The biosynthesis of transfer RNA in insects. II. Isolation of transfer RNA precursors from the posterior silk gland of Bombyx mori. (1/2242)

The occurrence of precursors to tRNA in the post-polysomal fraction of the posterior silk gland of Bombyx mori was demonstrated by pulse-chase labeling and DNA-RNA hybridization competition experiments. These precursors had molecular sizes ranging from 4S to 5S on polyacrylamide gel electrophoresis. Analysis of the incorporation of the methyl group from [methyl-14C]methionine revealed that a radioactive peak on polyacrylamide gel appeared in the 4.5S region during brief labeling. This suggested that some methylation occurred at the 4.5S precursor step.  (+info)

[3H]gemcitabine uptake by nucleoside transporters in a human head and neck squamous carcinoma cell line. (2/2242)

Cellular uptake of many chemotherapeutic nucleoside analogs is dependent on the activity of a family of nucleoside transport proteins located in the cell plasma membrane. In the present study, we examined the role of these transporters in the accumulation of gemcitabine by a human head and neck squamous carcinoma cell line. The uptake of [3H]gemcitibine was compared with that of [3H]uridine and [3H]formycin B in the parent cell line (HN-5a) and in a gemcitabine-resistant variant (GEM-8e). The HN-5a and GEM-8e cells were similar in their transport characteristics and expressed predominantly the es (equilibrative, inhibitor-sensitive) transporter subtype; less than 10% of the influx of [3H]formycin B or [3H]uridine was mediated by the ei (equilibrative inhibitor-resistant) system, and there was no evidence for Na+-dependent nucleoside transporters. [3H]Gemcitabine (10 microM) entered these cells via both the es and ei transporters with an initial rate of uptake similar to that seen with the use of [3H]formycin B or [3H]uridine. In addition, ATP-replete cells accumulated significantly less [3H]gemcitabine than did ATP-depleted cells, which is indicative of an active efflux mechanism for gemcitabine. These results show that gemcitabine is a substrate for both the es and ei nucleoside transporters of HN-5a and GEM-8e cells and that gemcitabine resistance of the GEM-8e cells cannot be attributed to changes in transporter activity. Further studies to define the characteristics of the putative efflux mechanism are clearly warranted because this system has the potential to significantly affect the clinical efficacy of gemcitabine.  (+info)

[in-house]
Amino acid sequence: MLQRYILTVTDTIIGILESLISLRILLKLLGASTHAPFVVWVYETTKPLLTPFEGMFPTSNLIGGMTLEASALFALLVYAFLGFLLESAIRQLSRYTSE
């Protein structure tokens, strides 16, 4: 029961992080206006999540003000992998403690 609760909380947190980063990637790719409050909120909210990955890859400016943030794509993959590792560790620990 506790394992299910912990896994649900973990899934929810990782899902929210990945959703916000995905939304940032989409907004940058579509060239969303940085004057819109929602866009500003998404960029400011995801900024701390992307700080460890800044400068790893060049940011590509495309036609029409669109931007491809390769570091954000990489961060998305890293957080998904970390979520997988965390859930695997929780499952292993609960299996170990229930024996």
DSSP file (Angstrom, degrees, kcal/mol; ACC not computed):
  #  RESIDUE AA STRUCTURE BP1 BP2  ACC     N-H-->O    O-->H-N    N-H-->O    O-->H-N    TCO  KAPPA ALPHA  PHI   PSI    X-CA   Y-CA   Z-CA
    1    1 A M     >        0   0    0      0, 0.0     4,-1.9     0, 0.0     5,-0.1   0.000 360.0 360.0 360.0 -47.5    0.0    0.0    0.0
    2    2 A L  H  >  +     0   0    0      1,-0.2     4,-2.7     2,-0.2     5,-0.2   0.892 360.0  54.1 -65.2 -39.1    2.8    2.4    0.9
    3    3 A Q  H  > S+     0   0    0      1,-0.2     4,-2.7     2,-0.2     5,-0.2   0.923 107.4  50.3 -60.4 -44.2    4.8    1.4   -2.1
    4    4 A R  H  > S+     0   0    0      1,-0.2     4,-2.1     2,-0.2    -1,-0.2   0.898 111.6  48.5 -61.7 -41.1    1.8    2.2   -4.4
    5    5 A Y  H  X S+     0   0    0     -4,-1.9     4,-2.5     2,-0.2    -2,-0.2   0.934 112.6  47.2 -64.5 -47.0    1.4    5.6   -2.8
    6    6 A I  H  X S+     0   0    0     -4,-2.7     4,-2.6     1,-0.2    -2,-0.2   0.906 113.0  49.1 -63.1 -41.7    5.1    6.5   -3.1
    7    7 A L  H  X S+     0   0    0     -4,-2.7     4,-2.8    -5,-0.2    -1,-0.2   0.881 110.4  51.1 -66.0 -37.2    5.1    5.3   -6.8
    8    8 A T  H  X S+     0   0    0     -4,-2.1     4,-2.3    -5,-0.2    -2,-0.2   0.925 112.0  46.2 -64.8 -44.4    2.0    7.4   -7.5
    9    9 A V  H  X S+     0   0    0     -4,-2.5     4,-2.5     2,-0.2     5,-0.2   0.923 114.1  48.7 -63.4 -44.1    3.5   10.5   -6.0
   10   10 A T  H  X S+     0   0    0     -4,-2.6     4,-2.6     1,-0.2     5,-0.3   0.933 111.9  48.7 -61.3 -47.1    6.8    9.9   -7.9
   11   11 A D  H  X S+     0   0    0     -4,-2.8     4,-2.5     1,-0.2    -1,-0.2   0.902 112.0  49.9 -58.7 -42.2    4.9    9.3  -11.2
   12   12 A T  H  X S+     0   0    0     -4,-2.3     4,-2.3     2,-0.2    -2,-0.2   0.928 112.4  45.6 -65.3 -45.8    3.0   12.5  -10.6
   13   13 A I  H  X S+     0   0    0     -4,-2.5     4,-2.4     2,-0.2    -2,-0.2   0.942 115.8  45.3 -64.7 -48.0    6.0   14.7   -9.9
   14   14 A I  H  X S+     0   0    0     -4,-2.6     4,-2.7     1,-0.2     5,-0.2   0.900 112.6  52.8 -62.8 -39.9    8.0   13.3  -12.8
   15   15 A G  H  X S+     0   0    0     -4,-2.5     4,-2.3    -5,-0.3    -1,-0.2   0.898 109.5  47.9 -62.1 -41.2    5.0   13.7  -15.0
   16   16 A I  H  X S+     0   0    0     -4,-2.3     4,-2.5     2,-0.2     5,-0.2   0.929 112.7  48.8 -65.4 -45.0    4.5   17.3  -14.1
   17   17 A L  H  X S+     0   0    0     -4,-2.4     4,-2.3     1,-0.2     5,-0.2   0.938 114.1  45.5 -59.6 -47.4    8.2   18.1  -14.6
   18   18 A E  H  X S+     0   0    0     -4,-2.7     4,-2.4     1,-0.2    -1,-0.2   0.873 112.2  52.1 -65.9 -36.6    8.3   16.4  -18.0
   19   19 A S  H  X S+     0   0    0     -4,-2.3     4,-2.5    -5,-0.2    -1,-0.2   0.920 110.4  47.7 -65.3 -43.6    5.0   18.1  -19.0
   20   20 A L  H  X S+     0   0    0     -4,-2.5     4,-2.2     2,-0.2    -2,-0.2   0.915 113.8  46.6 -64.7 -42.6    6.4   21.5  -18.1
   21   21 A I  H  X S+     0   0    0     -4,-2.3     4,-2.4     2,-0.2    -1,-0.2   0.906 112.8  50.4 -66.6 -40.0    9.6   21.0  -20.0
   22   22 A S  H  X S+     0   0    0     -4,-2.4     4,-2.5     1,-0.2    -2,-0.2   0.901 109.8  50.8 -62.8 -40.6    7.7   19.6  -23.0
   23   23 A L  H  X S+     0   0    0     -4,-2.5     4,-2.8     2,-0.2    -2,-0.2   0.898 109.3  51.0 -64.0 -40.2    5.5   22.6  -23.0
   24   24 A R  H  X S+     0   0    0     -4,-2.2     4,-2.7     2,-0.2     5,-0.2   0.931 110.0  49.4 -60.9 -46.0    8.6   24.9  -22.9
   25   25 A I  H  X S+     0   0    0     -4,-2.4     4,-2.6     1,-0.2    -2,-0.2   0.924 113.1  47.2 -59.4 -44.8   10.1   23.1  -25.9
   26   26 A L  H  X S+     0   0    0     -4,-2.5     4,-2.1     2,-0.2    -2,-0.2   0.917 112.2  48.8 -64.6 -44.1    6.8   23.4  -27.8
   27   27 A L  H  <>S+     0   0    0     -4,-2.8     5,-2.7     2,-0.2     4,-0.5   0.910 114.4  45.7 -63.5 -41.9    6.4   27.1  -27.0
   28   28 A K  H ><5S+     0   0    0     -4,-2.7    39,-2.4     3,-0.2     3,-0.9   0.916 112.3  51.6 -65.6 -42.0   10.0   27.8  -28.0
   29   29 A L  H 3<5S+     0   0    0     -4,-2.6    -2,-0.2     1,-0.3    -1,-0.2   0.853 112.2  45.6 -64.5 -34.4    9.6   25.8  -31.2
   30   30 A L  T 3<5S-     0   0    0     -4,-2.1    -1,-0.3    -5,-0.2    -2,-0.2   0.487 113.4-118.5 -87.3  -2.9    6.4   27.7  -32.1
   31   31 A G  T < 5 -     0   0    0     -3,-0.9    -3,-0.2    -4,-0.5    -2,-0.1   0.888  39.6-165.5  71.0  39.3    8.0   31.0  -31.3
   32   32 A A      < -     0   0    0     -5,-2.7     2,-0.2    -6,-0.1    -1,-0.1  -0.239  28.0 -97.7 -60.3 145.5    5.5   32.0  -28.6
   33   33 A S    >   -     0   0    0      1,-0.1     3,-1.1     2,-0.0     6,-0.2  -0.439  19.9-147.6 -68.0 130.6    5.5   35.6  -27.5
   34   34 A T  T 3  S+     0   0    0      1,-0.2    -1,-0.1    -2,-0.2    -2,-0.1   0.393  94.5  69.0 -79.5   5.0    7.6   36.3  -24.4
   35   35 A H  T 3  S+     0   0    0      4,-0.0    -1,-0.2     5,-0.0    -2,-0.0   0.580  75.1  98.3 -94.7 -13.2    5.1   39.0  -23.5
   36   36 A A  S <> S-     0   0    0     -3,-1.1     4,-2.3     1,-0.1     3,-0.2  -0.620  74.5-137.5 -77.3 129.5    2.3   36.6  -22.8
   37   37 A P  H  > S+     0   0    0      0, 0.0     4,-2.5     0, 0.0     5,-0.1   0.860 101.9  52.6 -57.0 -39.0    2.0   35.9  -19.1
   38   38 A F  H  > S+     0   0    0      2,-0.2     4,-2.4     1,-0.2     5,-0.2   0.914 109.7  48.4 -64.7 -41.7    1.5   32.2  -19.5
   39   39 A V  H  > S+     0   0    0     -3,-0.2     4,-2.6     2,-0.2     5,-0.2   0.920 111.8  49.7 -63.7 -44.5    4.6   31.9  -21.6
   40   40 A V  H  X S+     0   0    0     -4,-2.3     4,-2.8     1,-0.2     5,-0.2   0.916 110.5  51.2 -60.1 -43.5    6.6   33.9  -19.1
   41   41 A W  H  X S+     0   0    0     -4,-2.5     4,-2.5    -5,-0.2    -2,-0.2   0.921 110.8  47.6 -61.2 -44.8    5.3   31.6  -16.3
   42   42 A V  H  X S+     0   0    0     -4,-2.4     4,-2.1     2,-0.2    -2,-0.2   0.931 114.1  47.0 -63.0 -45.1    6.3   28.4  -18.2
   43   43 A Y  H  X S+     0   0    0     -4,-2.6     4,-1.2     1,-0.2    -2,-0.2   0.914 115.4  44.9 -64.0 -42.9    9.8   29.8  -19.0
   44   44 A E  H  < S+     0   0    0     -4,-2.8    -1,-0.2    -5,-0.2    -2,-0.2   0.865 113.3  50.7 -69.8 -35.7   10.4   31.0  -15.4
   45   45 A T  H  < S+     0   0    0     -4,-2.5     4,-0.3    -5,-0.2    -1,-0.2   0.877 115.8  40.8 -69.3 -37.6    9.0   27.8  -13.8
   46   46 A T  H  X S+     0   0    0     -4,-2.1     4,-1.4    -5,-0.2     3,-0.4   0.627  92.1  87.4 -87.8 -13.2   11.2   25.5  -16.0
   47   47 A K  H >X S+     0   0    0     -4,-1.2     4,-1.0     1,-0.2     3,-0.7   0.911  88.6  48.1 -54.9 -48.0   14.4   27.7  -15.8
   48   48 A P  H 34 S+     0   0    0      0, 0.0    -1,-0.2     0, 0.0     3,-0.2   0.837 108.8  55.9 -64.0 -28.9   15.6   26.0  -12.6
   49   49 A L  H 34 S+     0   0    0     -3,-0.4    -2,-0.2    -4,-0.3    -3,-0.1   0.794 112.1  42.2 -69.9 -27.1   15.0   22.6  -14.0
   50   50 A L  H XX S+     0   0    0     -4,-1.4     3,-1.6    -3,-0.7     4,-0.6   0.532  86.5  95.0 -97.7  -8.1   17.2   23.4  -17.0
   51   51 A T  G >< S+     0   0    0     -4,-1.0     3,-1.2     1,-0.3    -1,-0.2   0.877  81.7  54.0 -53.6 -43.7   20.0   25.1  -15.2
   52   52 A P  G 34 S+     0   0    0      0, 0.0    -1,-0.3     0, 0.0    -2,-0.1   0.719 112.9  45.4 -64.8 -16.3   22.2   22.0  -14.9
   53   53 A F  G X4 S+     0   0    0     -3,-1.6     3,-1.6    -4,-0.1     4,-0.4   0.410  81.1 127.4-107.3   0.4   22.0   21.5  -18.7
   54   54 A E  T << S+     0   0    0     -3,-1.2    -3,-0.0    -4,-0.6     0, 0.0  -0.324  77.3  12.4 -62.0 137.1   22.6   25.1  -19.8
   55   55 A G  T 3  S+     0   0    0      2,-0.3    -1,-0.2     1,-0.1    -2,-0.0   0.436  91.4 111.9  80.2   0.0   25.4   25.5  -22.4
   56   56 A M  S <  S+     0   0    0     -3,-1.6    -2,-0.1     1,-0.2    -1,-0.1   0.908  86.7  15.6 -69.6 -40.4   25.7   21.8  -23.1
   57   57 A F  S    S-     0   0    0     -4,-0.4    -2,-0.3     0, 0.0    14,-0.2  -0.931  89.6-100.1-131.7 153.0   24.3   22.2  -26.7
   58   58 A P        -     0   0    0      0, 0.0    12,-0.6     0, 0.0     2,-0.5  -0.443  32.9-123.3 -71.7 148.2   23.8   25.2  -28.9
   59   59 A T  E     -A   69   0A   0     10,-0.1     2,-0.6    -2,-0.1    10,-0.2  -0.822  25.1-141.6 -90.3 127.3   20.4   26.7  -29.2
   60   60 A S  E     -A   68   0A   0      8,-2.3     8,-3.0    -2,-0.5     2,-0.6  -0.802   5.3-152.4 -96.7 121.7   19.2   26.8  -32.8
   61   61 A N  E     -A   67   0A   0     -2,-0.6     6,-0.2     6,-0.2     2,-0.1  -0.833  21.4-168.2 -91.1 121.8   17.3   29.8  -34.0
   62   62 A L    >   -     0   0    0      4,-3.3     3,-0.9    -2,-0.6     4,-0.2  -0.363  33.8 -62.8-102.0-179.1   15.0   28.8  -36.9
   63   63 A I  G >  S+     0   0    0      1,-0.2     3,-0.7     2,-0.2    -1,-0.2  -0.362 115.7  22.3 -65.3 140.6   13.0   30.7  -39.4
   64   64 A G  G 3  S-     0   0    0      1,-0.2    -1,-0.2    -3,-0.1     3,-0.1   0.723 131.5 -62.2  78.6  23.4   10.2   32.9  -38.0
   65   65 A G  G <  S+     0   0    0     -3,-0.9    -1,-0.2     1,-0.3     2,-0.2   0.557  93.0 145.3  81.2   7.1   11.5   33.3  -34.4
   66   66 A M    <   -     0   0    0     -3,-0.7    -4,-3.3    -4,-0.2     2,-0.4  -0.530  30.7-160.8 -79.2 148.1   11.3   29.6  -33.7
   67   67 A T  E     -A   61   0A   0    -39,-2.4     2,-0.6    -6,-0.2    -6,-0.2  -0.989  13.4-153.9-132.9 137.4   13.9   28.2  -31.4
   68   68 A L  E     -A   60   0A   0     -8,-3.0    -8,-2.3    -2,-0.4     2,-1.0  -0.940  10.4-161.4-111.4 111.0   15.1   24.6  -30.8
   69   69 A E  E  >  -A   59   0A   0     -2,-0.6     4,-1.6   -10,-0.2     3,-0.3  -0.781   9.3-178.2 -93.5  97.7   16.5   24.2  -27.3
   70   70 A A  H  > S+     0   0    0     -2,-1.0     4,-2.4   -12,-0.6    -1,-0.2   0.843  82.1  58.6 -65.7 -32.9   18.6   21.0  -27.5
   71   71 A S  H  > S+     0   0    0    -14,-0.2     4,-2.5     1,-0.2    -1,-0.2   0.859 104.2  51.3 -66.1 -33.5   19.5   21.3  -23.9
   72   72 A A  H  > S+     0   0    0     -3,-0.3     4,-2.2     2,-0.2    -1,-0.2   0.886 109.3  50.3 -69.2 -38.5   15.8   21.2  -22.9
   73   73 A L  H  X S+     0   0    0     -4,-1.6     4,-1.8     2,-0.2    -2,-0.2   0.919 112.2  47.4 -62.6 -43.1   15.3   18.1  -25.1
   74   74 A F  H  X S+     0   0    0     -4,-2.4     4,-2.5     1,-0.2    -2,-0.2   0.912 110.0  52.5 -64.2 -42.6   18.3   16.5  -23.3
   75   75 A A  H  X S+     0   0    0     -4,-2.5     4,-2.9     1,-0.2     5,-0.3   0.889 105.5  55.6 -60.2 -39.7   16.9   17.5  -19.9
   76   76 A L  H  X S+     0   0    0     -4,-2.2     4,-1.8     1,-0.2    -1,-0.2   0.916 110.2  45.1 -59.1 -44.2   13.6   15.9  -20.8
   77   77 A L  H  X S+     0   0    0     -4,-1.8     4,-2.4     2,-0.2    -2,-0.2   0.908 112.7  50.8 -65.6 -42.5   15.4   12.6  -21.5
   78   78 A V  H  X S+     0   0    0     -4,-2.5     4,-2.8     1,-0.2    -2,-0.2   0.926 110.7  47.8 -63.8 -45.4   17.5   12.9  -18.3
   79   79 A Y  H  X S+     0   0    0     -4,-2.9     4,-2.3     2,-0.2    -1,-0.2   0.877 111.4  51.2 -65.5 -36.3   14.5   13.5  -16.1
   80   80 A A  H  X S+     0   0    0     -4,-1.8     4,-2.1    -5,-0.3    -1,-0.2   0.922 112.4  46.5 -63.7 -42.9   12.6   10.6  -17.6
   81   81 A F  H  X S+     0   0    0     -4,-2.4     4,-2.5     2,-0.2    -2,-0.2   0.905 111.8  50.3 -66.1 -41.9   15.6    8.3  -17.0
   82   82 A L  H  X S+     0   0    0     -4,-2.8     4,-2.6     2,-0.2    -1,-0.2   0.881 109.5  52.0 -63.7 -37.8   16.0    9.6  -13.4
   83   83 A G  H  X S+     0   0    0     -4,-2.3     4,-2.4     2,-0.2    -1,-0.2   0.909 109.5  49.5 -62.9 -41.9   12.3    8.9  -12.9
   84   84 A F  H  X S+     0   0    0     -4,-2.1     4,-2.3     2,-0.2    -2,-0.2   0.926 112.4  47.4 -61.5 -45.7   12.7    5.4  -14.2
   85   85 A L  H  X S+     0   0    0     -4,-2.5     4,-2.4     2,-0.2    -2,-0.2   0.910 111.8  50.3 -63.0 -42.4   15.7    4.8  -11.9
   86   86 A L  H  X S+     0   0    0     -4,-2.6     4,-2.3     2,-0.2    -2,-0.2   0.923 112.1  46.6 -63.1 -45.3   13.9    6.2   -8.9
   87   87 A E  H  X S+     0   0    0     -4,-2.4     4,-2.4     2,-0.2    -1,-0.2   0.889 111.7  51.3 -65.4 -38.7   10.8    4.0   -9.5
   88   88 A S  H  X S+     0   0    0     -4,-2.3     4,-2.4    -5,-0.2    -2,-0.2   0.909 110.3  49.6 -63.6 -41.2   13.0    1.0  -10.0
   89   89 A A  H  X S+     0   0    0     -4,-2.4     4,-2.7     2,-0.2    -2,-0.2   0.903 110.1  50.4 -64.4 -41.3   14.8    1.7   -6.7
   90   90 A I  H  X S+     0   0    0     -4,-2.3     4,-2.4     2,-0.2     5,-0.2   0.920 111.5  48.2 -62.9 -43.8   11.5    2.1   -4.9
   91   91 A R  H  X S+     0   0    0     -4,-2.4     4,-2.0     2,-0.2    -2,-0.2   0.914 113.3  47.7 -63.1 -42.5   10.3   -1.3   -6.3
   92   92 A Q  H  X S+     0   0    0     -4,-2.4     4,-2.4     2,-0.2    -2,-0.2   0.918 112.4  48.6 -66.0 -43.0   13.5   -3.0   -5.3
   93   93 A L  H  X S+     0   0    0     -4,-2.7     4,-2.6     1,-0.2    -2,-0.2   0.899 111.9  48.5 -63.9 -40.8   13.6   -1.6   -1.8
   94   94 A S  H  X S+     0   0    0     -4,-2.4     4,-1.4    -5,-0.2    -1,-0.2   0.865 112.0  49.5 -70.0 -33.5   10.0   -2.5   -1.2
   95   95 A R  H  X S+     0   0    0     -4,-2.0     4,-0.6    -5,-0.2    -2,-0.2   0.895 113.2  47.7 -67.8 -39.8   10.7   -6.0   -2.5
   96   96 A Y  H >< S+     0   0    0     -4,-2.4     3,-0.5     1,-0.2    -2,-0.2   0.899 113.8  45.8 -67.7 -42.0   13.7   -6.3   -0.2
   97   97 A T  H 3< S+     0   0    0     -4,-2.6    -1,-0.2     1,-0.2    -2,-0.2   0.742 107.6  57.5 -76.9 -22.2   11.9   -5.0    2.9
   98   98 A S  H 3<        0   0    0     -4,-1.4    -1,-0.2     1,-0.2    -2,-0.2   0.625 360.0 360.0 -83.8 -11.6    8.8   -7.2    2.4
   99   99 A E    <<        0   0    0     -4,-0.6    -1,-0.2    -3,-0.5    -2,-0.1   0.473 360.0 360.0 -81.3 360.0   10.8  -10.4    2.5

Nucleoside-3'-phosphotriesters as key intermediates for the oligoribonucleotide synthesis. III. An improved preparation of nucleoside 3'-phosphotriesters, their 1H NMR characterization and new conditions for removal of 2-cyanoethyl group. (3/2242)

An improved procedure for the transformation of 5'-O-monomethoxytrityl-2'-O-acetyl-3'-phosphates of uridine la, inosine ib and 6-N-benzoyladenosine lc into corresponding 3'/2,2,2-trichloroethyl, 2-cyanoethyl/-phosphates iiaic is reported. H NMR characterization of nucleoside 3'-phosphotriesters is presented. New conditions i.e. anhydrous triethylamine-pyridine treatment have been found for the selective removal of 2-cyanoethyl group from nucleoside 3'-phosphotriesters in the presence of neighbouring 2'-O-acetyl one.  (+info)

Binding of neuronal ELAV-like proteins to the uridine-rich sequence in the 3'-untranslated region of tumor necrosis factor-alpha messenger RNA. (4/2242)

Tumor necrosis factor-alpha (TNF-alpha) is a proinflammatory cytokine that is involved in the pathogenesis of several human CNS disorders. The AU-rich element (ARE) in the 3'-untranslated region (UTR) of TNF-alpha mRNA is implicated in post-transcriptional control of TNF-alpha. In this study, we showed that a human neuronal ELAV-like protein binds to the ARE in the 3'-UTR of TNF-alpha mRNA. The protein binds to the uridine stretch in AUUUA pentanucleotides inside the ARE in the 3'-UTR of TNF-alpha mRNA. The TNF-alpha mRNA-binding region in the protein appears to be identical to the c-myc and IL-3 mRNA-binding regions. Moreover, this study showed that in vitro treatment of neuroblastoma cells with interleukin-4 (IL-4), which inhibits TNF-alpha production, reduced the expression of the neuronal ELAV-like proteins. These results suggest that the expression of neuronal ELAV-like proteins may be closely associated with the expression of TNF-alpha in neuronal cells.  (+info)